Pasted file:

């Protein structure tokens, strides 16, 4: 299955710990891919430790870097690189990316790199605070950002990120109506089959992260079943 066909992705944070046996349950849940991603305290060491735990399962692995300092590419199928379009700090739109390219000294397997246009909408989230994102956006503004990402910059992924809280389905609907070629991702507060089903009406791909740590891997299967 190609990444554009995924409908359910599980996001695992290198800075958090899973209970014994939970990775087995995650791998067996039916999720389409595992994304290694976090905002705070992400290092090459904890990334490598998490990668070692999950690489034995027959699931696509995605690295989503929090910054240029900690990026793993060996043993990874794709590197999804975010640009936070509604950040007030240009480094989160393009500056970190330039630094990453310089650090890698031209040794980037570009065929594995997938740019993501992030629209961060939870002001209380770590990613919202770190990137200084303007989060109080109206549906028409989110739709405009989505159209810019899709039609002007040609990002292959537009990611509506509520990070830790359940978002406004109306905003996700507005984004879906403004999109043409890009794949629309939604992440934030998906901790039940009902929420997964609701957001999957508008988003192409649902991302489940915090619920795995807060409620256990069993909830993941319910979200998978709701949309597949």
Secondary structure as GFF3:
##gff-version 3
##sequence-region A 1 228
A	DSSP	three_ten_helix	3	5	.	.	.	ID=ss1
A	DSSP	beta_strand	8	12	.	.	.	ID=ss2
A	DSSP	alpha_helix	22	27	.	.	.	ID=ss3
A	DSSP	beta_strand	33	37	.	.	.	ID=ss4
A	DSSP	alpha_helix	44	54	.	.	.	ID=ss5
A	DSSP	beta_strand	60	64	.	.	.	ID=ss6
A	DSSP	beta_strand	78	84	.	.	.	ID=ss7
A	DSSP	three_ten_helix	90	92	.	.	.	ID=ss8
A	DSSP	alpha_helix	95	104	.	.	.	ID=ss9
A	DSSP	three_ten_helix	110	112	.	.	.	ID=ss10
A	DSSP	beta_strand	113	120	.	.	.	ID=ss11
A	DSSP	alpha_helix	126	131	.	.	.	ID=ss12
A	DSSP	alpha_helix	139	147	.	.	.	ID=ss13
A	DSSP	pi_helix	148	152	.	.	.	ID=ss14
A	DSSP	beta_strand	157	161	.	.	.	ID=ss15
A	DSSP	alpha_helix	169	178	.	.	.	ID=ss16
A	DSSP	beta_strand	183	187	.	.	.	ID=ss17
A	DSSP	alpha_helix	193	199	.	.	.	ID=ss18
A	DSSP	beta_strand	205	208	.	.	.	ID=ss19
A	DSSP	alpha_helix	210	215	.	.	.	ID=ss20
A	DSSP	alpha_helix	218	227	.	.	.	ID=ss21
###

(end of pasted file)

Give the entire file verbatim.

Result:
């Protein structure tokens, strides 16, 4: 299955710990891919430790870097690189990316790199605070950002990120109506089959992260079943 066909992705944070046996349950849940991603305290060491735990399962692995300092590419199928379009700090739109390219000294397997246009909408989230994102956006503004990402910059992924809280389905609907070629991702507060089903009406791909740590891997299967 190609990444554009995924409908359910599980996001695992290198800075958090899973209970014994939970990775087995995650791998067996039916999720389409595992994304290694976090905002705070992400290092090459904890990334490598998490990668070692999950690489034995027959699931696509995605690295989503929090910054240029900690990026793993060996043993990874794709590197999804975010640009936070509604950040007030240009480094989160393009500056970190330039630094990453310089650090890698031209040794980037570009065929594995997938740019993501992030629209961060939870002001209380770590990613919202770190990137200084303007989060109080109206549906028409989110739709405009989505159209810019899709039609002007040609990002292959537009990611509506509520990070830790359940978002406004109306905003996700507005984004879906403004999109043409890009794949629309939604992440934030998906901790039940009902929420997964609701957001999957508008988003192409649902991302489940915090619920795995807060409620256990069993909830993941319910979200998978709701949309597949």
Secondary structure as GFF3:
##gff-version 3
##sequence-region A 1 228
A	DSSP	three_ten_helix	3	5	.	.	.	ID=ss1
A	DSSP	beta_strand	8	12	.	.	.	ID=ss2
A	DSSP	alpha_helix	22	27	.	.	.	ID=ss3
A	DSSP	beta_strand	33	37	.	.	.	ID=ss4
A	DSSP	alpha_helix	44	54	.	.	.	ID=ss5
A	DSSP	beta_strand	60	64	.	.	.	ID=ss6
A	DSSP	beta_strand	78	84	.	.	.	ID=ss7
A	DSSP	three_ten_helix	90	92	.	.	.	ID=ss8
A	DSSP	alpha_helix	95	104	.	.	.	ID=ss9
A	DSSP	three_ten_helix	110	112	.	.	.	ID=ss10
A	DSSP	beta_strand	113	120	.	.	.	ID=ss11
A	DSSP	alpha_helix	126	131	.	.	.	ID=ss12
A	DSSP	alpha_helix	139	147	.	.	.	ID=ss13
A	DSSP	pi_helix	148	152	.	.	.	ID=ss14
A	DSSP	beta_strand	157	161	.	.	.	ID=ss15
A	DSSP	alpha_helix	169	178	.	.	.	ID=ss16
A	DSSP	beta_strand	183	187	.	.	.	ID=ss17
A	DSSP	alpha_helix	193	199	.	.	.	ID=ss18
A	DSSP	beta_strand	205	208	.	.	.	ID=ss19
A	DSSP	alpha_helix	210	215	.	.	.	ID=ss20
A	DSSP	alpha_helix	218	227	.	.	.	ID=ss21
###